Here are some fun facts about sweetening audio for HDTV.

Update: December 7th, 2009

Here are some fun facts about sweetening audio for HDTV.

By Nick Denke of American Production Services:    Send EMail

To start a sweetening session, most audio post houses will require one of 3 things:

1. An OMF file from an Avid Media Composer that got the audio from the HD field tapes.

2. An EDL of the audio cut and the HD field tapes.

3. A cut version of the audio, usually from the HD Online session. The OMF file is one of the most flexible ways to input audio for a session, but beware: OMF compatibility varies depending on versions of media composer and audio workstation software. Run tests before your show nears the deadline! Also make sure that the audio is clean when digitized into the Avid. Quality sometimes suffers when HD field tapes are dubbed to analog Betacam formats before digitizing. Be sure of a nice clean signal flow – make sure no distortion happens between field tape and Avid.

EDL’s are also flexible and more reliable than OMF, but are more time consuming, since the audio must be re-digitized.

Having a cut version of the audio from the HD Online session is the fastest way to get started, but offers less flexiblity on edits and number of tracks. What’s the best way to go? It all depends on your project. Get your offline editor and online editor to start a dialogue with your audio post engineer well before the session. They can work out the best method for your individual situation.

SURROUND MIXING:

Unlike SDTV, the audio for HDTV can be mixed in many different formats. 5.1 Surround can be broadcast from HDTV stations, and is the best way to mix. It includes 6 separate channels: Left, Center, Right, Right Surround, Left Surround, and Subwoofer. It is the highest form of audio on DVD also.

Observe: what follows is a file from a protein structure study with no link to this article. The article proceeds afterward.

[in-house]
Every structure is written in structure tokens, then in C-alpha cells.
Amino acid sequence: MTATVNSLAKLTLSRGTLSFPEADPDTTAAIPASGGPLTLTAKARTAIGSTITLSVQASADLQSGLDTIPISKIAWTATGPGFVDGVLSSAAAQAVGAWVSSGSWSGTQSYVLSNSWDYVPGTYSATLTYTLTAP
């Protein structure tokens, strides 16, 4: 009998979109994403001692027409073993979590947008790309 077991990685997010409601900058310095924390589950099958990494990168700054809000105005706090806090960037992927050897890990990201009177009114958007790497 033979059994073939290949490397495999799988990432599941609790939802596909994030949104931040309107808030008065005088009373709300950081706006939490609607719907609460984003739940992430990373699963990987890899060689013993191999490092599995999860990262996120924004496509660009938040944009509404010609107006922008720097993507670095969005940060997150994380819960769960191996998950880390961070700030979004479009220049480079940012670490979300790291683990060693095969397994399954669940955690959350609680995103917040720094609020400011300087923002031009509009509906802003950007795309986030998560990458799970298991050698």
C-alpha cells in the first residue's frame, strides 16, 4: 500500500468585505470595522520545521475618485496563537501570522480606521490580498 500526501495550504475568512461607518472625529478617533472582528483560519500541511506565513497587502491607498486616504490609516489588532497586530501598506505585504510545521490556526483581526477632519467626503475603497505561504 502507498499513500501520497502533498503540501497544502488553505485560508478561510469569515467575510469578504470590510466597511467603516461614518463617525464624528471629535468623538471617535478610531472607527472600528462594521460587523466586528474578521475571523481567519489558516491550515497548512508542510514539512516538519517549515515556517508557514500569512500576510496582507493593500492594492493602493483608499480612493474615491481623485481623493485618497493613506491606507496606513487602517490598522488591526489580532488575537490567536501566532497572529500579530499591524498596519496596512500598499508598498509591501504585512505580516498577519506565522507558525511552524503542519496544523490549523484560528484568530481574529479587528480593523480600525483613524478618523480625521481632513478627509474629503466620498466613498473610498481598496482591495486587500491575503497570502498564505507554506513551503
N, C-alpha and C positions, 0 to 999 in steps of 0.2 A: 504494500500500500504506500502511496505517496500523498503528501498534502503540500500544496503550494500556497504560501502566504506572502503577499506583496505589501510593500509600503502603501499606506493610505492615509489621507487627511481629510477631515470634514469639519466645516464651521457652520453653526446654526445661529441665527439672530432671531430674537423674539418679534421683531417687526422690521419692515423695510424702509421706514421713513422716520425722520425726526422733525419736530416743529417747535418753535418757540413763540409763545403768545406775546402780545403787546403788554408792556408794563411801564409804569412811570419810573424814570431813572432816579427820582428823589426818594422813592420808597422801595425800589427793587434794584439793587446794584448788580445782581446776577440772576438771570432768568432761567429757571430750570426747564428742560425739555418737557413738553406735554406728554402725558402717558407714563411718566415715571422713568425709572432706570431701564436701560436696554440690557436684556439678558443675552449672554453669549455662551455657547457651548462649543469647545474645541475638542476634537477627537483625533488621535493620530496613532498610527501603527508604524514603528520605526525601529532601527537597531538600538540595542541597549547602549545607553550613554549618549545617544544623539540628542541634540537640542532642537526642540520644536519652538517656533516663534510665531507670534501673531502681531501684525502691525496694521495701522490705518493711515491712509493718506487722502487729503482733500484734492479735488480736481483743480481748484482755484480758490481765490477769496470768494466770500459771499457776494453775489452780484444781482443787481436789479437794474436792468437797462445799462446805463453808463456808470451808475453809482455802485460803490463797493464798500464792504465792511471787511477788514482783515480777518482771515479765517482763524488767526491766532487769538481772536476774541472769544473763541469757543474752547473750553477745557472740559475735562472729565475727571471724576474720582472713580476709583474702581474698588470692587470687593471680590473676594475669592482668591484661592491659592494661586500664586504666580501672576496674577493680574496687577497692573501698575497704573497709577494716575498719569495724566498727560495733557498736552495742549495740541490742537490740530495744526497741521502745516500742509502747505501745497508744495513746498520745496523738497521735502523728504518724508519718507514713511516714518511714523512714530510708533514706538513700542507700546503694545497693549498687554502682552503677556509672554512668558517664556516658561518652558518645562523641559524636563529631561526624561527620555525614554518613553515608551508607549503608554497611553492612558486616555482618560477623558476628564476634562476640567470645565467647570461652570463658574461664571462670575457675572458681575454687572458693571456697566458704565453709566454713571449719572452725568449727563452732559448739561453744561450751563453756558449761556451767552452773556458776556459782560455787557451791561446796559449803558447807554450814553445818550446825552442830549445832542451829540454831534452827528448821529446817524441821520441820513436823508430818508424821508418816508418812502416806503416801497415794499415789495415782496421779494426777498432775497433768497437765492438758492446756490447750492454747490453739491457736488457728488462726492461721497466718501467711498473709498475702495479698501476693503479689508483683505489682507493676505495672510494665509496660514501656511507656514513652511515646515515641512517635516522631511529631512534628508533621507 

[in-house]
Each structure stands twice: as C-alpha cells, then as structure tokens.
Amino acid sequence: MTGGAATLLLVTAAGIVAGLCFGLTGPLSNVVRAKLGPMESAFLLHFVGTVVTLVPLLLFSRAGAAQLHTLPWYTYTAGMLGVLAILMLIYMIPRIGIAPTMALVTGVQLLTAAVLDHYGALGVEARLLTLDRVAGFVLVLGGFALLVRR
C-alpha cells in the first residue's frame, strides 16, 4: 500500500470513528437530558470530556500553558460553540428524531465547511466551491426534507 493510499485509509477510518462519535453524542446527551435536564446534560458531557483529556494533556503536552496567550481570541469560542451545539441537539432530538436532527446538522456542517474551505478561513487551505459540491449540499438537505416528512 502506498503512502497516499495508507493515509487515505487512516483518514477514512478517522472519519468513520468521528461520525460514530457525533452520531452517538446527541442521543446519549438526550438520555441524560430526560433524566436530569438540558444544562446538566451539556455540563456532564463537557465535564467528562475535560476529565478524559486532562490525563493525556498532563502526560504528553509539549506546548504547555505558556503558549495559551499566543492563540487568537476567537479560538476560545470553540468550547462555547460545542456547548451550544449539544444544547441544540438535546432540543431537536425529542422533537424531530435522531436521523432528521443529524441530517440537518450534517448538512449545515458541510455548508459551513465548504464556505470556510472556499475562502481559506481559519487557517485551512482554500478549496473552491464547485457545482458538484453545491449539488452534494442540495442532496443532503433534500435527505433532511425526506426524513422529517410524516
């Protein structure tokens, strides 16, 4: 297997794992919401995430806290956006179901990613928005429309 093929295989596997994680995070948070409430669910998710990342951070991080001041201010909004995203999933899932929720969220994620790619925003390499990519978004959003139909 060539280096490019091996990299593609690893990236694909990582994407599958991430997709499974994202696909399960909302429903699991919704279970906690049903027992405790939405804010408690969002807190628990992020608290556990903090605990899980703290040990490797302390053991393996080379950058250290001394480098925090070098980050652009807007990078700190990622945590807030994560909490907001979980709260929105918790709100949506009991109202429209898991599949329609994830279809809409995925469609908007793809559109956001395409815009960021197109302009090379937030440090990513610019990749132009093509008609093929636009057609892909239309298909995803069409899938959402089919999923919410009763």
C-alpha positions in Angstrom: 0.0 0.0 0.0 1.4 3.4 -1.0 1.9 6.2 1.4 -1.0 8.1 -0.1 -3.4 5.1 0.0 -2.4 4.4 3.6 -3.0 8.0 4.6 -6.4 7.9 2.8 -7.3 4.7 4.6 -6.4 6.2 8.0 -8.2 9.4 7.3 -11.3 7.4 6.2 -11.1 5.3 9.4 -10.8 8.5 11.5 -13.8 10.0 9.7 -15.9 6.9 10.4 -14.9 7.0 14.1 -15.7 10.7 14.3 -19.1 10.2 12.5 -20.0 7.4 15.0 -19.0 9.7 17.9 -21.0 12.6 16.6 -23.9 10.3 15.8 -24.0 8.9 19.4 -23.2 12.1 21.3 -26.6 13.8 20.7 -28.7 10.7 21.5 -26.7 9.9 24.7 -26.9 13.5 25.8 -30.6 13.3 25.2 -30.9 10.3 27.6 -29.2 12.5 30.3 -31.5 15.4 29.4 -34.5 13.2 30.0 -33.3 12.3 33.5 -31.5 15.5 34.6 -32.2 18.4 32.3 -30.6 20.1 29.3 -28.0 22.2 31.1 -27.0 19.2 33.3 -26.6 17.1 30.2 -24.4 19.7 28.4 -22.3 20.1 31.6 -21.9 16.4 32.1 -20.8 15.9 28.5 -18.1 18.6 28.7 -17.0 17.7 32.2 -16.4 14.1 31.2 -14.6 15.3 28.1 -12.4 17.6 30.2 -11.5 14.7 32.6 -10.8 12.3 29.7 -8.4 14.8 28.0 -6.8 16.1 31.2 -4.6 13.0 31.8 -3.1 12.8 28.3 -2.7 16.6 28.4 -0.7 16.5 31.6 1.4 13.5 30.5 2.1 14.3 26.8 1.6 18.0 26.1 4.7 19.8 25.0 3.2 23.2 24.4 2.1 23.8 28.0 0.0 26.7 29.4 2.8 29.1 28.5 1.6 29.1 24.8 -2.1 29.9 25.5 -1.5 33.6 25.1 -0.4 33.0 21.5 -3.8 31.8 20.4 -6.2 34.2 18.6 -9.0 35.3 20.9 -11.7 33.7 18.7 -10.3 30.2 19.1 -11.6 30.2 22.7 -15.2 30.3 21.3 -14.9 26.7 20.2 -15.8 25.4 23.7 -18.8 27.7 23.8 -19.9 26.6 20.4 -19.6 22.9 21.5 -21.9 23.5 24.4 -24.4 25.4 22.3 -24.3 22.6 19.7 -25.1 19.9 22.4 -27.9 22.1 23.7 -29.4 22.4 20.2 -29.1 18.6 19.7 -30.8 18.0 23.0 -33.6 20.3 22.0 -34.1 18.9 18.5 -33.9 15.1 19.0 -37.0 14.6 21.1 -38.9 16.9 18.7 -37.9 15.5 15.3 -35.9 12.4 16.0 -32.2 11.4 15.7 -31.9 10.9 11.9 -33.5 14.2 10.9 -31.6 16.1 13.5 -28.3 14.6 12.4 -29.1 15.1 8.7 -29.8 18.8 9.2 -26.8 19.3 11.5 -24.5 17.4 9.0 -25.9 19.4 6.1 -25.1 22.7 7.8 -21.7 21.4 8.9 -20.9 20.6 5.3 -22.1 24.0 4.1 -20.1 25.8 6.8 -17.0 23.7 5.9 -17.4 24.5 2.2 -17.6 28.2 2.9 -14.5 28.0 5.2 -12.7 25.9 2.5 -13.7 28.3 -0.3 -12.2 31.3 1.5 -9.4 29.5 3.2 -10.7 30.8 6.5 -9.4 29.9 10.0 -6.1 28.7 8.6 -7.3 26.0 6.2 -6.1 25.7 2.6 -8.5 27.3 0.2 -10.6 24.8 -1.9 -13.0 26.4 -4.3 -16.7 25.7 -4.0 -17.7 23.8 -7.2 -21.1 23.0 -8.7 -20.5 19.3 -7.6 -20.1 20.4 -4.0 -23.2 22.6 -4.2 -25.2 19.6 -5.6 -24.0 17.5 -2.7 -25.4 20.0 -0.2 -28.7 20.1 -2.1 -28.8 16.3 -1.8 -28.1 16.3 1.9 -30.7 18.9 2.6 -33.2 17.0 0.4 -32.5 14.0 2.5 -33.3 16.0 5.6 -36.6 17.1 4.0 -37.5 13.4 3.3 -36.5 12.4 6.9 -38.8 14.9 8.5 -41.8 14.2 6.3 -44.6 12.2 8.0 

Mixing in surround takes more time than sweetening a standard stereo soundtrack, but depending on the complexity of sound effects in the show, it may not increase time significantly. The main problem with 5.1 surround is not the ability to broadcast it, but the ability of the videotape to play it back and the ability of the TV stations to all of a sudden upgrade all of their stereo routing to 5.1 surround routing. (That’s 6 channels where there used to be 2). HDCam, D5 and other HD formats have only 4 channels of audio instead of 6.

Dolby Laboratories has addressed this problem with the upcoming new format “Dolby E” Dolby E allows 5.1 surround audio to be compressed into a bit stream taking up the space of 2 channels of audio (stereo). That way, HDCam can record 6 tracks into 2 channels of Dolby E and have it decoded on the other end back into 6 tracks of audio. This format was shown at NAB’99 and will soon ship to the public. So what to do in the meantime before Dolby E is completely deployed? At APS, we’ve been doing a lot of Dolby Pro-Logic surround for HDTV. This way we get the surround effect to the audio and stay compatible with existing SDTV infrastructures. Pro-Logic is the traditional Dolby Surround that was first brought to consumers in the early ’90’s. It has 4 channels: Left, Center, Right, and Surround. It also encodes on to 2 channels of audio (stereo) and is completely compatible with SDTV, stereo and mono.The other option is to stay with a standard stereo or mono soundtrack. Not as much fun, but it will still be compatible with the new HDTV. Just watch out for the competition and their surround packed mixes.

Other than that, the same rules for audio for SDTV apply to HDTV. Hire good location audio mixers with good equipment, get a good sound design team for post, and your soundtrack should shine. Even with all the brilliance of the HDTV picture, the true emotion in any piece is driven by the audio soundtrack.

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